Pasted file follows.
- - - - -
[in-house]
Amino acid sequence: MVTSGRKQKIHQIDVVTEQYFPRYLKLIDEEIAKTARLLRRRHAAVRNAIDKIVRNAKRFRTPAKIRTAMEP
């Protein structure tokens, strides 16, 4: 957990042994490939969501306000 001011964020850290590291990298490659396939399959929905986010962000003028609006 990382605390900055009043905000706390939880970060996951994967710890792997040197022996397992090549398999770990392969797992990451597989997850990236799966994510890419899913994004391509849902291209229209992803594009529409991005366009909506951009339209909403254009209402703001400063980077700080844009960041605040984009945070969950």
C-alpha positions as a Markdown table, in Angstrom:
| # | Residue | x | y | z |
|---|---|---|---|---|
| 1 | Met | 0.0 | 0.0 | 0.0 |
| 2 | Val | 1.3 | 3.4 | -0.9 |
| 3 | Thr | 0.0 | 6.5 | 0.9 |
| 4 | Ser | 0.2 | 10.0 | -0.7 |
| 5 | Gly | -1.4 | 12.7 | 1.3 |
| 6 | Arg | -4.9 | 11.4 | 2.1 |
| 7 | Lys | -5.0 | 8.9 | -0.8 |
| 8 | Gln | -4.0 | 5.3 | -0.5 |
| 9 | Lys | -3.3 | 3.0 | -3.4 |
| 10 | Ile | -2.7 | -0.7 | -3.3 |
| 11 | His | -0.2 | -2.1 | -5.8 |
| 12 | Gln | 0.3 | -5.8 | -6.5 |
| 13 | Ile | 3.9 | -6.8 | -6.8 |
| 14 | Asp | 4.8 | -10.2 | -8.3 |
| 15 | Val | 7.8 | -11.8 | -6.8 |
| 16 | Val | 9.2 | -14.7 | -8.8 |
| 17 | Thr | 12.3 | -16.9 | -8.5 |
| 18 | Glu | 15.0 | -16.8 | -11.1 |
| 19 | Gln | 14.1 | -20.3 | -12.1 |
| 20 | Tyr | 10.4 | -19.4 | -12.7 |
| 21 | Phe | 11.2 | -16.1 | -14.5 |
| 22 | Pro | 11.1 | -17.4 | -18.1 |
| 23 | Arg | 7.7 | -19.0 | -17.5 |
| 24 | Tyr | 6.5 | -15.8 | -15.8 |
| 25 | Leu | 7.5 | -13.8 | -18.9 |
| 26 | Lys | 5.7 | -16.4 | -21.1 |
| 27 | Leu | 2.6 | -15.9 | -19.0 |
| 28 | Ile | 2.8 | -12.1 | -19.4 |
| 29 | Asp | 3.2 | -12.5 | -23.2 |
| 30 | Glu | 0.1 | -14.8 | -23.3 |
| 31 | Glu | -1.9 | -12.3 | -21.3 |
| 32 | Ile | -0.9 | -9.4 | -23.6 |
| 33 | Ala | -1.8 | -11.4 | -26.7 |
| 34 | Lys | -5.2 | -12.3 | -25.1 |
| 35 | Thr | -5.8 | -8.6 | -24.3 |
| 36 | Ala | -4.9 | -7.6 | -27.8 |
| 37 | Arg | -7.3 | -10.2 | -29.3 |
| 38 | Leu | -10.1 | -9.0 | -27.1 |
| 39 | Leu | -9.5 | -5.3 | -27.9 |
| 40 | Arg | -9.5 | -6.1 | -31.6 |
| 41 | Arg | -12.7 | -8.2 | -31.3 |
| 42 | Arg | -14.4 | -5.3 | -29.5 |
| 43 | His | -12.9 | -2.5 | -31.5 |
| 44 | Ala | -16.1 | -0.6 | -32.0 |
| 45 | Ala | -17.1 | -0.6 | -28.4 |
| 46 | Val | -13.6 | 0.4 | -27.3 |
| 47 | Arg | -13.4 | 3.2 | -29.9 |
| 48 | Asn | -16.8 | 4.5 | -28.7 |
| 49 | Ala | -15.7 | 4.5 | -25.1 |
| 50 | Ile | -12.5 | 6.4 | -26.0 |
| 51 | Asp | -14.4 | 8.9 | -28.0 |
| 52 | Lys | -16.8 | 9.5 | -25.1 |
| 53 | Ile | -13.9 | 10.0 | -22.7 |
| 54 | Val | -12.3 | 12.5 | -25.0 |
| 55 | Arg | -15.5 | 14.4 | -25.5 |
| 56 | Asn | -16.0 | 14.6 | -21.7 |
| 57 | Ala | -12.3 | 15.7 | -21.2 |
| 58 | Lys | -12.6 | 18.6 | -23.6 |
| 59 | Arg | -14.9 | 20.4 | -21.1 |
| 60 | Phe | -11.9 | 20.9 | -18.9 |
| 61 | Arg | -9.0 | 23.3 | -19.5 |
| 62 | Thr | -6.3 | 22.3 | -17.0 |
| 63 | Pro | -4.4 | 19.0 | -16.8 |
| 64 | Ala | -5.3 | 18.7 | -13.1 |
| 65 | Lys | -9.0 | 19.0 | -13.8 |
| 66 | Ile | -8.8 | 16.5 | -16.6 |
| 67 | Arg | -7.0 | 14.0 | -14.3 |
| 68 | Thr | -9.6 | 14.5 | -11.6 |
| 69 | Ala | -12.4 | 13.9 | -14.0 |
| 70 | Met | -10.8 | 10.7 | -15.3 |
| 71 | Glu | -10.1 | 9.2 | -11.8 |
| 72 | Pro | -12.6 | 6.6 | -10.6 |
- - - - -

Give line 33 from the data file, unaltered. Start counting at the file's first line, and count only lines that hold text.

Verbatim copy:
| 27 | Leu | 2.6 | -15.9 | -19.0 |